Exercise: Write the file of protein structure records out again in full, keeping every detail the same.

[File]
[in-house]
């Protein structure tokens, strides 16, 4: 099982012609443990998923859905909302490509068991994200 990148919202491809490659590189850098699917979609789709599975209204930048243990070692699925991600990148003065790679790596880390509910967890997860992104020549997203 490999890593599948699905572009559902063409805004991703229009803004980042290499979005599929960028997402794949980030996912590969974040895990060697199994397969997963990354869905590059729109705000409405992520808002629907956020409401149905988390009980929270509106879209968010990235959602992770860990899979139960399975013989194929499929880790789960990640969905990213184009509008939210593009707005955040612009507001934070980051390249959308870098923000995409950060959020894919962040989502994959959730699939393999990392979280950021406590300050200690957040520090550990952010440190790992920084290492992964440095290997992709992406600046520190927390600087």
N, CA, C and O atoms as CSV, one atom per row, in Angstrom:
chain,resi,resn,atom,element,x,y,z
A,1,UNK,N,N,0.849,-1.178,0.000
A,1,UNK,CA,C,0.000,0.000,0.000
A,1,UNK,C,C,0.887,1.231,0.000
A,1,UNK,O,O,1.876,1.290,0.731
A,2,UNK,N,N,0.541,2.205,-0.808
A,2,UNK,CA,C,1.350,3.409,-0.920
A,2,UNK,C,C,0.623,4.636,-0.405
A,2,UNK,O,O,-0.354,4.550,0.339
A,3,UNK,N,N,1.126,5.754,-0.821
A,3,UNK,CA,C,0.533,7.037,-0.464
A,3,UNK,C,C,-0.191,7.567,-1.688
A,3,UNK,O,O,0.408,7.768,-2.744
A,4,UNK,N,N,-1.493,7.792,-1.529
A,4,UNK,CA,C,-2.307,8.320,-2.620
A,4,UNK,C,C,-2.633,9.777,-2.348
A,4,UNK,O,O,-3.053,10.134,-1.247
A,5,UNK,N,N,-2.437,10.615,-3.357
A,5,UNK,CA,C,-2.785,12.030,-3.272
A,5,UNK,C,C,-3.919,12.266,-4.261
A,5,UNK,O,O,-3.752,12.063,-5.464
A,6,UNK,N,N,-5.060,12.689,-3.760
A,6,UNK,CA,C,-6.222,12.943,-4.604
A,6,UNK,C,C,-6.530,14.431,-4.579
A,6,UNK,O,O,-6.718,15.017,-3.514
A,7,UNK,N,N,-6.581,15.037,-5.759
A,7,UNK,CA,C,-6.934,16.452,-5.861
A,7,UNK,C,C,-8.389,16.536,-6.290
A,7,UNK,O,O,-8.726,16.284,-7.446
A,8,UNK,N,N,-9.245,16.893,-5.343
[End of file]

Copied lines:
[in-house]
């Protein structure tokens, strides 16, 4: 099982012609443990998923859905909302490509068991994200 990148919202491809490659590189850098699917979609789709599975209204930048243990070692699925991600990148003065790679790596880390509910967890997860992104020549997203 490999890593599948699905572009559902063409805004991703229009803004980042290499979005599929960028997402794949980030996912590969974040895990060697199994397969997963990354869905590059729109705000409405992520808002629907956020409401149905988390009980929270509106879209968010990235959602992770860990899979139960399975013989194929499929880790789960990640969905990213184009509008939210593009707005955040612009507001934070980051390249959308870098923000995409950060959020894919962040989502994959959730699939393999990392979280950021406590300050200690957040520090550990952010440190790992920084290492992964440095290997992709992406600046520190927390600087």
N, CA, C and O atoms as CSV, one atom per row, in Angstrom:
chain,resi,resn,atom,element,x,y,z
A,1,UNK,N,N,0.849,-1.178,0.000
A,1,UNK,CA,C,0.000,0.000,0.000
A,1,UNK,C,C,0.887,1.231,0.000
A,1,UNK,O,O,1.876,1.290,0.731
A,2,UNK,N,N,0.541,2.205,-0.808
A,2,UNK,CA,C,1.350,3.409,-0.920
A,2,UNK,C,C,0.623,4.636,-0.405
A,2,UNK,O,O,-0.354,4.550,0.339
A,3,UNK,N,N,1.126,5.754,-0.821
A,3,UNK,CA,C,0.533,7.037,-0.464
A,3,UNK,C,C,-0.191,7.567,-1.688
A,3,UNK,O,O,0.408,7.768,-2.744
A,4,UNK,N,N,-1.493,7.792,-1.529
A,4,UNK,CA,C,-2.307,8.320,-2.620
A,4,UNK,C,C,-2.633,9.777,-2.348
A,4,UNK,O,O,-3.053,10.134,-1.247
A,5,UNK,N,N,-2.437,10.615,-3.357
A,5,UNK,CA,C,-2.785,12.030,-3.272
A,5,UNK,C,C,-3.919,12.266,-4.261
A,5,UNK,O,O,-3.752,12.063,-5.464
A,6,UNK,N,N,-5.060,12.689,-3.760
A,6,UNK,CA,C,-6.222,12.943,-4.604
A,6,UNK,C,C,-6.530,14.431,-4.579
A,6,UNK,O,O,-6.718,15.017,-3.514
A,7,UNK,N,N,-6.581,15.037,-5.759
A,7,UNK,CA,C,-6.934,16.452,-5.861
A,7,UNK,C,C,-8.389,16.536,-6.290
A,7,UNK,O,O,-8.726,16.284,-7.446
A,8,UNK,N,N,-9.245,16.893,-5.343